Motion-captured Serkis steals show as reluctant ape leader battling brutish remnants of humankind in powerful War for the Planet of the Apes
Andy Serkis gives such a captivating performance in War for the Planet of the Apes that you shouldn’t feel ashamed for cheering against your own species.
In his third turn as Caesar the Chimp, the Marlon Brando of motion capture performance demonstrates such depth and range of emotion his computer-generated sentient ape is more character than special effect. His work as Caesar here and Gollum in the Lord of the Rings and The Hobbit movies demonstrates the possibility of telling sophisticated, challenging stories with digital beings.
In this installment, Caesar is looking for a new home for his fellow apes after one-toomany skirmishes with humans. Thanks to the experiments in Rise of the Planet of the Apes, Caesar and his fellow simians are smarter and more civilized than most humans. The remaining bands of people are still dangerous and well armed.
Caesar and a small reconnaissance group return from scouting out a new base only to discover that a rogue human military leader called The Colonel (Woody Harrelson) has imprisoned apes in a massive labor camp. The Colonel and his troops have left the rest of their army behind to set up their own citadel against the apes and against human commanders who want the Colonel to follow their lead.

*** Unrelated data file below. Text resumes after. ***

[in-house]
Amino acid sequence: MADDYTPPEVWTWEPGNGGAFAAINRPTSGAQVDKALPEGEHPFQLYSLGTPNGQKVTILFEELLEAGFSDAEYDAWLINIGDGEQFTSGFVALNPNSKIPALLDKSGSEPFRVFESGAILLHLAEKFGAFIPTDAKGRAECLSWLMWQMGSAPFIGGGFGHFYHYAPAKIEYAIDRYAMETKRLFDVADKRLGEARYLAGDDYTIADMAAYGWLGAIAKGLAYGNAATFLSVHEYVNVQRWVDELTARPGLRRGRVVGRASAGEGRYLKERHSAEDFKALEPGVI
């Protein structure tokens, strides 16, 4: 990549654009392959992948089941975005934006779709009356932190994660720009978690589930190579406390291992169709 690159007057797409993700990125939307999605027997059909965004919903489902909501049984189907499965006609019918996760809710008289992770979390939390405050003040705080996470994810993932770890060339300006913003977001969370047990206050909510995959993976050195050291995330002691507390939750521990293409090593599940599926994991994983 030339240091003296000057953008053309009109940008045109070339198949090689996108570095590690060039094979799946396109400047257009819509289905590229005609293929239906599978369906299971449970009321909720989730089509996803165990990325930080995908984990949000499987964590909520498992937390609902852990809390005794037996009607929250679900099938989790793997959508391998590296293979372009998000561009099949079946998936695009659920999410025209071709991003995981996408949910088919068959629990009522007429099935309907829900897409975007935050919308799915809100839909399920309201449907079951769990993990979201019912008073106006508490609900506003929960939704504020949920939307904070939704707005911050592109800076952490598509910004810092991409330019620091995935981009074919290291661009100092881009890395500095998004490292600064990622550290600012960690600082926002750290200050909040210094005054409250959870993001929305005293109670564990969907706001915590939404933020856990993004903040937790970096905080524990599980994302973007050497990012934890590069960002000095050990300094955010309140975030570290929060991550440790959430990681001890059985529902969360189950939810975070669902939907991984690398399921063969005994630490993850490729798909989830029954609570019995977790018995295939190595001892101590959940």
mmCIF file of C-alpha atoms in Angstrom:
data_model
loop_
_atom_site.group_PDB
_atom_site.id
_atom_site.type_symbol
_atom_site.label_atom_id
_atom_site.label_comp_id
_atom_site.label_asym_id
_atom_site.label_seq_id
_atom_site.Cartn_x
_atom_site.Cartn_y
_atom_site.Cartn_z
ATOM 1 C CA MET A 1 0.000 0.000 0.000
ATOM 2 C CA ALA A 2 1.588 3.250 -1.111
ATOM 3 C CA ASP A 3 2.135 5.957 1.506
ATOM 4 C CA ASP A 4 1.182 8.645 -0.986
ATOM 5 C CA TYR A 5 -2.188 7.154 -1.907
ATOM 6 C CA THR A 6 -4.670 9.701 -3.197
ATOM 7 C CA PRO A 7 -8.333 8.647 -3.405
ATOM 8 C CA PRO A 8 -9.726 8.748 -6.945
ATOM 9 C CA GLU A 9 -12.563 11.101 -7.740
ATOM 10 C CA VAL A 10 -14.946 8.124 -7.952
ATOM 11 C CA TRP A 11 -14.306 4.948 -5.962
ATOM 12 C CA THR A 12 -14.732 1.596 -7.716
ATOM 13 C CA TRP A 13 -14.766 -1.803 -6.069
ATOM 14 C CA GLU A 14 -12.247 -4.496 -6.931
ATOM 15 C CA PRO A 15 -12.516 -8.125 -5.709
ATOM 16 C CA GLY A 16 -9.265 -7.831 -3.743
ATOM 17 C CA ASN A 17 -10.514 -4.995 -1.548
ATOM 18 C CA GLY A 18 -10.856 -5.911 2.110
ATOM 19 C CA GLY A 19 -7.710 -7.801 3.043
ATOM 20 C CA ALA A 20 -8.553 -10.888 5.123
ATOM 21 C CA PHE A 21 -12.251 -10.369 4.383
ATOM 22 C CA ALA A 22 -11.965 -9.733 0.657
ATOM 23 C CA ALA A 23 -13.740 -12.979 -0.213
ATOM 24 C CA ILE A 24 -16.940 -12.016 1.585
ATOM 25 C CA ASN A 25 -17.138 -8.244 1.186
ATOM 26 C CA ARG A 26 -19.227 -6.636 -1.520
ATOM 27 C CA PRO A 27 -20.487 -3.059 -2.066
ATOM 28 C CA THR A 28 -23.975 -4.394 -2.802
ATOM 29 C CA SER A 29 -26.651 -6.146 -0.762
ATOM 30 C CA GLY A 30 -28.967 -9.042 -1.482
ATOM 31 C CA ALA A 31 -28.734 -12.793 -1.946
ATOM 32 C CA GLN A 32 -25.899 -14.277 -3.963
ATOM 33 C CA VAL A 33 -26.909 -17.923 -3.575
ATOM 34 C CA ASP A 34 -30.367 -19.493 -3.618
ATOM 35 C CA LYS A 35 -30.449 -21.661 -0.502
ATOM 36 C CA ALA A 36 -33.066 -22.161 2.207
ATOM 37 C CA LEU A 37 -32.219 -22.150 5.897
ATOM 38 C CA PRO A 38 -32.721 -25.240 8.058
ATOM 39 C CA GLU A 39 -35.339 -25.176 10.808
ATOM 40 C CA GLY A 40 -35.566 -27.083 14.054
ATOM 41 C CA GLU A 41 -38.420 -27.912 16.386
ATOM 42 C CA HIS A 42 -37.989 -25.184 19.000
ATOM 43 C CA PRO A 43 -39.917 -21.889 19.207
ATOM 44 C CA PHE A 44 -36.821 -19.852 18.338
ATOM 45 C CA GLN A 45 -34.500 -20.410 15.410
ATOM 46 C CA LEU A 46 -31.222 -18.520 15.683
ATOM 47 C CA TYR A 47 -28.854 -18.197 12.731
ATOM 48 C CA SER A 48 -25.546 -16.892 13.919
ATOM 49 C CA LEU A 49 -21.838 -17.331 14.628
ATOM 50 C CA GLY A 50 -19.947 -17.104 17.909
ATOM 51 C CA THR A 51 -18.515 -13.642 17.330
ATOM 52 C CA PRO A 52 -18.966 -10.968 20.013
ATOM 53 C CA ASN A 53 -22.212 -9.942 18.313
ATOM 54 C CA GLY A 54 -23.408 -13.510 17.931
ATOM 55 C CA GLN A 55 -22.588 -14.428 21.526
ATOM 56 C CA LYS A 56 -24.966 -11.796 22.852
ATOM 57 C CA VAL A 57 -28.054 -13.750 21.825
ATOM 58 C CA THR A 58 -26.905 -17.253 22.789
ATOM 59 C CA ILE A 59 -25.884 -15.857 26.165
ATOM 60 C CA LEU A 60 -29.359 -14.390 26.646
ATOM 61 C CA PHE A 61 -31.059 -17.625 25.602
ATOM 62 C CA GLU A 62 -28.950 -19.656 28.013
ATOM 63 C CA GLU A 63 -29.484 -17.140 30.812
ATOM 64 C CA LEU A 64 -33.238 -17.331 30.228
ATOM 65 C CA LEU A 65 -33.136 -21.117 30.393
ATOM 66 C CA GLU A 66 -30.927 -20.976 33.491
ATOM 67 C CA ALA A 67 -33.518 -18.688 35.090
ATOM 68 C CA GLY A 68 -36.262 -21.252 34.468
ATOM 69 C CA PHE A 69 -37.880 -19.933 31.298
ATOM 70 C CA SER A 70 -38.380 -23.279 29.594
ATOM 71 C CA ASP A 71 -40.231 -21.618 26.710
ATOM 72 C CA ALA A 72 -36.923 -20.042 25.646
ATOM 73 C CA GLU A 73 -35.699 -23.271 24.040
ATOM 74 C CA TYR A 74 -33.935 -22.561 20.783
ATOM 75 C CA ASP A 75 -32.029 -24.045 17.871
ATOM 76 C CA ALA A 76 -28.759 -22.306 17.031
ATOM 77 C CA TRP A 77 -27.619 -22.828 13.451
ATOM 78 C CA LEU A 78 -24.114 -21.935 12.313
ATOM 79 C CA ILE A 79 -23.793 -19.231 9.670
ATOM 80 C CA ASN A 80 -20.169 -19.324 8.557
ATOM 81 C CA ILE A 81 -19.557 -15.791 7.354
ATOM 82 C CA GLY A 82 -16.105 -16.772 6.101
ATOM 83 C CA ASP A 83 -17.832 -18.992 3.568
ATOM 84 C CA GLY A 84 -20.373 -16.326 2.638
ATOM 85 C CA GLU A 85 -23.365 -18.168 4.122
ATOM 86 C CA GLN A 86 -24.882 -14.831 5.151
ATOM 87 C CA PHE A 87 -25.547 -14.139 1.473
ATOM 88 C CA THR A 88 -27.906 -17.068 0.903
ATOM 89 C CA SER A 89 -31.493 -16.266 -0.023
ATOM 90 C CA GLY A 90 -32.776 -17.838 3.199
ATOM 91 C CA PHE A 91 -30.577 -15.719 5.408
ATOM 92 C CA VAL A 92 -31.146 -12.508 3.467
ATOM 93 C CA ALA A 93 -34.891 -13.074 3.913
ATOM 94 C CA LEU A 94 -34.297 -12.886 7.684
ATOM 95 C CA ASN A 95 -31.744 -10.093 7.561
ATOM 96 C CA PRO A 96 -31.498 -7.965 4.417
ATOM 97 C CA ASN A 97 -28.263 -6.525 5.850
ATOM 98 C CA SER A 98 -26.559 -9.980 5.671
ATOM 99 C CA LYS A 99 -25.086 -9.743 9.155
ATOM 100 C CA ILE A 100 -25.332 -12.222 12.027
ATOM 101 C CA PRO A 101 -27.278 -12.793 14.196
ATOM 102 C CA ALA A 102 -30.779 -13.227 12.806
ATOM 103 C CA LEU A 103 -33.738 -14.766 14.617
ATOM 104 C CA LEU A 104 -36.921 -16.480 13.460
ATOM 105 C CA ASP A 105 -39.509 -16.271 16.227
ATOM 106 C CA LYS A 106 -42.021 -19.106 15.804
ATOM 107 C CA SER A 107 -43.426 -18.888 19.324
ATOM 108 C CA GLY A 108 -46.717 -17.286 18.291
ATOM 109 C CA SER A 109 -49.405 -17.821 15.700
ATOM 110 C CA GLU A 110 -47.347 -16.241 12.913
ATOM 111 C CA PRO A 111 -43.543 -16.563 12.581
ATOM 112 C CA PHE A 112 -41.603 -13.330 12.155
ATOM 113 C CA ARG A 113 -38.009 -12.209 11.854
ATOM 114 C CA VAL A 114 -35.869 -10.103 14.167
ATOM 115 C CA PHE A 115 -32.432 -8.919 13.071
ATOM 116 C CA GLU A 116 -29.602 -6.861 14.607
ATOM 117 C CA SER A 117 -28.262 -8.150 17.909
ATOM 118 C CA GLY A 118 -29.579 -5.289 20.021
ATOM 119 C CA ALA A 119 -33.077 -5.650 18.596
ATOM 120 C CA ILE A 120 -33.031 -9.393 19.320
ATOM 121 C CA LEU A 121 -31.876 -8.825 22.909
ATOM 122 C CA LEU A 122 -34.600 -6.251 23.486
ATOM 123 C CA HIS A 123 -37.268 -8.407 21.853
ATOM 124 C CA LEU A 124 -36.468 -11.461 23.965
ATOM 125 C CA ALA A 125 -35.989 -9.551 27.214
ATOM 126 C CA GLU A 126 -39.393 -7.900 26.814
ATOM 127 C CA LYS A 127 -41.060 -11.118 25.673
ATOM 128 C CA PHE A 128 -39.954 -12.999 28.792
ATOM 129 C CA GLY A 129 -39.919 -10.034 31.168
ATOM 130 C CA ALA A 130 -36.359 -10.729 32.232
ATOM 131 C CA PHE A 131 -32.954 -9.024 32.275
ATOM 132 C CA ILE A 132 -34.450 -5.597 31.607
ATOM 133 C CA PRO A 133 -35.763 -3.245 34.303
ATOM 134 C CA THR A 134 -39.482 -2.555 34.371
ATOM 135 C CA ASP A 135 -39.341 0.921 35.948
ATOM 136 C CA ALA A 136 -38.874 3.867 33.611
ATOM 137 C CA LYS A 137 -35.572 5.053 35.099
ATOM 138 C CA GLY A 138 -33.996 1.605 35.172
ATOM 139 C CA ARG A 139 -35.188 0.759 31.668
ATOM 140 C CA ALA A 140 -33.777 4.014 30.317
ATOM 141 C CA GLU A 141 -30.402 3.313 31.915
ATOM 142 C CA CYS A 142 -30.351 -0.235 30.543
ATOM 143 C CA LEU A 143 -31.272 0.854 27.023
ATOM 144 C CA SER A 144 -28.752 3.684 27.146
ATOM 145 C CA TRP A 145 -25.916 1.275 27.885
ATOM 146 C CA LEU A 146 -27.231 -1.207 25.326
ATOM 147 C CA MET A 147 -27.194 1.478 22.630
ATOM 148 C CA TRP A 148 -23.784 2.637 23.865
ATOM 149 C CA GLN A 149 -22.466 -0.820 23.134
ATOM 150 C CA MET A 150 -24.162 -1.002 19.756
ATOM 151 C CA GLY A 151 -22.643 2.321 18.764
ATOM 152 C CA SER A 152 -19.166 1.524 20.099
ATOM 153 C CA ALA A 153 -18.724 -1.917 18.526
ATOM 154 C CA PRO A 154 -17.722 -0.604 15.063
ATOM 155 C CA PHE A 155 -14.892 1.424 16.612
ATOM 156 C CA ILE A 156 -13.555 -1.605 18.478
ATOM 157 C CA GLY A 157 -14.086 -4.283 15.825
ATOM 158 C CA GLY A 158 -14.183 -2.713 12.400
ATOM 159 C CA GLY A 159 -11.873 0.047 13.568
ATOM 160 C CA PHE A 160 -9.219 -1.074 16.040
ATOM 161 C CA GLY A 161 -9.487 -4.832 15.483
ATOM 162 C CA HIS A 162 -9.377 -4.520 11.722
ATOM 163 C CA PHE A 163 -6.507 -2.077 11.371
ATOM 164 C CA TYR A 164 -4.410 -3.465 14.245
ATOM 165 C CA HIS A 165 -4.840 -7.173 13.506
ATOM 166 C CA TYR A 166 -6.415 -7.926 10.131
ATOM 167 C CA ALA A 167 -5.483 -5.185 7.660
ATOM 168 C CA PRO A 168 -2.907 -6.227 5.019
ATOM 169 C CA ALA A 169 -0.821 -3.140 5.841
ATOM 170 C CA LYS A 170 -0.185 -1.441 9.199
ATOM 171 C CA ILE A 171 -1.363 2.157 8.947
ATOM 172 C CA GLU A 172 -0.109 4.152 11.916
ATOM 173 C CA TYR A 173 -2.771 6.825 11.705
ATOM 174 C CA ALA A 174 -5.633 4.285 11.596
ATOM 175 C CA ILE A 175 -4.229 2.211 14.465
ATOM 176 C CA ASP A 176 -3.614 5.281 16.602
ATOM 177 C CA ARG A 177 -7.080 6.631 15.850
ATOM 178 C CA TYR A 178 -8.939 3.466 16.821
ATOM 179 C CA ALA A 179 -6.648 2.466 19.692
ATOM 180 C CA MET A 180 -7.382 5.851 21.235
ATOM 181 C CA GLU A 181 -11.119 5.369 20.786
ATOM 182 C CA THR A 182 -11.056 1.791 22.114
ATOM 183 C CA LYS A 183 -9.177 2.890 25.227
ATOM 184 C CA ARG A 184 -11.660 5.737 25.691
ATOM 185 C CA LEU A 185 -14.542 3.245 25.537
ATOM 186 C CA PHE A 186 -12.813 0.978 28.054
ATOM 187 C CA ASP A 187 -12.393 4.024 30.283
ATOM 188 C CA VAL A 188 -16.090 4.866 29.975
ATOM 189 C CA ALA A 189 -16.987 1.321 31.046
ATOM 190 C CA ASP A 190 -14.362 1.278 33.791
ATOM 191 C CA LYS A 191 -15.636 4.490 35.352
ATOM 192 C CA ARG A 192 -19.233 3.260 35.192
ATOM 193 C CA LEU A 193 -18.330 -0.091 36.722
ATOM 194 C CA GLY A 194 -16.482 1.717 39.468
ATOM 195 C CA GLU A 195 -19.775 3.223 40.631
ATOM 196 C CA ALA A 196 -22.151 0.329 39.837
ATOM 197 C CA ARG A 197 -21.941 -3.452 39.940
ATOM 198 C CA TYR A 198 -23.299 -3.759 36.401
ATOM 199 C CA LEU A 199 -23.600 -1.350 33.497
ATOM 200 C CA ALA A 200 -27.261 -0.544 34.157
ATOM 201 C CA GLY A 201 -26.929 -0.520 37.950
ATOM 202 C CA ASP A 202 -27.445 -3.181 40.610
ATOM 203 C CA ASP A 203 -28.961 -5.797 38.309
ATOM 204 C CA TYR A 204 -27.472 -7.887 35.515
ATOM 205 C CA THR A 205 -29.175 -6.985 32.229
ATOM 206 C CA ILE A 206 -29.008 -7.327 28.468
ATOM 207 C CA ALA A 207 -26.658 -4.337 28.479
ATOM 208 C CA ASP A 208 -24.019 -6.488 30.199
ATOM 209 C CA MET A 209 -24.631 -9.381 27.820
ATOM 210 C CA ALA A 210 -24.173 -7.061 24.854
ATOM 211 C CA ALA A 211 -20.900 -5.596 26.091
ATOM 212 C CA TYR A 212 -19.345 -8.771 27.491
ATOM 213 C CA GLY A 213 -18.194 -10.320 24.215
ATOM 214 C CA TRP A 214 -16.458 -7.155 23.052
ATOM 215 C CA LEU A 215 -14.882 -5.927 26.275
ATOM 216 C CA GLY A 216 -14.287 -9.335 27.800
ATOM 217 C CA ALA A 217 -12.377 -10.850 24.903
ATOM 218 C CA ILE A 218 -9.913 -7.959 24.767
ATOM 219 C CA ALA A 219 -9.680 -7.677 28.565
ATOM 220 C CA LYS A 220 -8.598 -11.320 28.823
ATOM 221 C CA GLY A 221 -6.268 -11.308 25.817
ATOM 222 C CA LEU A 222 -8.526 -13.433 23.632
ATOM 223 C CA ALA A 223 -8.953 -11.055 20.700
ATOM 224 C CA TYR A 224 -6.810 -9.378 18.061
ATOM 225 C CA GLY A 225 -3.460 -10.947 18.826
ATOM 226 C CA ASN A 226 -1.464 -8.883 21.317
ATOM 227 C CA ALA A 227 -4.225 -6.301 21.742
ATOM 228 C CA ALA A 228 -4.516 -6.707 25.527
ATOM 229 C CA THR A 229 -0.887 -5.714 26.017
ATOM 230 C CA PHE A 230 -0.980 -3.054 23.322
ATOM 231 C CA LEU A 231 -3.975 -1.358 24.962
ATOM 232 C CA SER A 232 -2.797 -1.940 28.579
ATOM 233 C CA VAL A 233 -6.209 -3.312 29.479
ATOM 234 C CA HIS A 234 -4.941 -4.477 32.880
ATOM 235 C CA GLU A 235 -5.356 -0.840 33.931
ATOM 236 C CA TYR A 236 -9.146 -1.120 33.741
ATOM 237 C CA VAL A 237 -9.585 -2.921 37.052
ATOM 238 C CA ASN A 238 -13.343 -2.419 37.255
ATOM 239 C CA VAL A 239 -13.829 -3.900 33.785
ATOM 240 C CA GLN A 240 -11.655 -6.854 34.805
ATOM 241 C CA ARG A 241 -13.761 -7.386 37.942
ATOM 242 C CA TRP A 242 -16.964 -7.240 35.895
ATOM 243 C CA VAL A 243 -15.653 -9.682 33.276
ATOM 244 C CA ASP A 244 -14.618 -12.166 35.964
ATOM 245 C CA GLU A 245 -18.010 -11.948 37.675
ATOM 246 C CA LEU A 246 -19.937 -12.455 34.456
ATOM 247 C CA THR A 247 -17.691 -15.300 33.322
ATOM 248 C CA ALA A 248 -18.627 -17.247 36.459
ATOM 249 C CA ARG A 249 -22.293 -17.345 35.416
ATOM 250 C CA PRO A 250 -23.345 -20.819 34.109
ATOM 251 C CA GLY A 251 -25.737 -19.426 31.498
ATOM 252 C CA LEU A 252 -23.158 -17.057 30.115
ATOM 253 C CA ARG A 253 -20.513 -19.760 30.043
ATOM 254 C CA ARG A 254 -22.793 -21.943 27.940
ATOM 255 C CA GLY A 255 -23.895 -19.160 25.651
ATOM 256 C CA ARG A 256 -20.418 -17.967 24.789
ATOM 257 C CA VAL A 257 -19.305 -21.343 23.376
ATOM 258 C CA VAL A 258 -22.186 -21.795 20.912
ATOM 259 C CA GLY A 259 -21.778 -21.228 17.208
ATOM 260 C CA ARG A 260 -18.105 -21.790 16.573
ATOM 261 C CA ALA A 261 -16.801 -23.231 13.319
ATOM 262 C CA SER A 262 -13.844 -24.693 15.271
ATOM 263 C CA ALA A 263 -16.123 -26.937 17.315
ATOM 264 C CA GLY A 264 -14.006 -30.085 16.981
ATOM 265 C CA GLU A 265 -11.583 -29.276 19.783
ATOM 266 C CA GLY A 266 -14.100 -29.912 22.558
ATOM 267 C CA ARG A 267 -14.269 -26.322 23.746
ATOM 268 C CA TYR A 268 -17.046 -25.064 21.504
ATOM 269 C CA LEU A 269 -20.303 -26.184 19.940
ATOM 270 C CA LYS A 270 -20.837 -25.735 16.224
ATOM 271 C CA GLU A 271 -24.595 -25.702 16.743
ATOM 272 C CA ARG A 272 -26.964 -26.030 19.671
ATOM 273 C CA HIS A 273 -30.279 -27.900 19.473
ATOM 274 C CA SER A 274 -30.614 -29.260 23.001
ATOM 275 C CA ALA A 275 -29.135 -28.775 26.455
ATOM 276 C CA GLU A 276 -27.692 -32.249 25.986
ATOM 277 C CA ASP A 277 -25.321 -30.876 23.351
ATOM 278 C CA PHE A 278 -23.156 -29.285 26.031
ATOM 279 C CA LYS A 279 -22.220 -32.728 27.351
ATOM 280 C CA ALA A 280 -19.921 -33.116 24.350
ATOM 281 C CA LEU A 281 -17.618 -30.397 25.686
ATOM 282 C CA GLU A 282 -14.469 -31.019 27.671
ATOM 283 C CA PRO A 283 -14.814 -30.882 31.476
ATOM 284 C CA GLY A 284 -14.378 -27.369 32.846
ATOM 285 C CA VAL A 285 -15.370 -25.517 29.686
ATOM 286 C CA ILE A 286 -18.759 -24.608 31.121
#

In most movies, Harrelson’s Colonel would be the hero because he’s fighting for the remnants of humanity. In this environment, however, much of what previously distinguished humans from beasts is gone. Caesar has to weigh whether he and his apes have to be as ruthless as their enemy.
The plot here is a simple prison break. Thankfully, the
conclusion is spectacular without going overboard with explosions. (Note to filmmakers: There are other ways to damage structures.) Perhaps it’s a little too simple, but director Matt Reeves knows how to bring in the ethical debates without the film becoming a sermon on when, if ever, ethics apply to warfare.
Good performances certainly help.
Harrelson doesn’t seem annoyed that he’s playing opposite a CGI ape and plays beautifully off of Serkis with just the right amount of contempt and bile. In addition, Steve Zahn is great as Bad Ape, a whiny, fearful chimp who somehow manages to develop courage when pressure
situations arise. Thankfully there are a lot of those.
Judy Greer has some subtle moments as Cornelia, Caesar’s wife, despite having no dialogue. Young Amiah Miller is terrific as a mute girl who helps the apes make their getaway. (If you’re a fan of the old 1968 Planet of the Apes, you’ll see lots of resonance with that world.) Fortunately, the new movie has enough interesting characters of its own to prevent it from being a dull piece of nostalgia.
It’s ironic that such a human drama should involve talking primates and RPG blasts.
Caesar (a motion-capture performance by Andy Serkis) has grown from a baby raised with love by humans to the reluctant leader of an evolved ape army that might overpower the human race in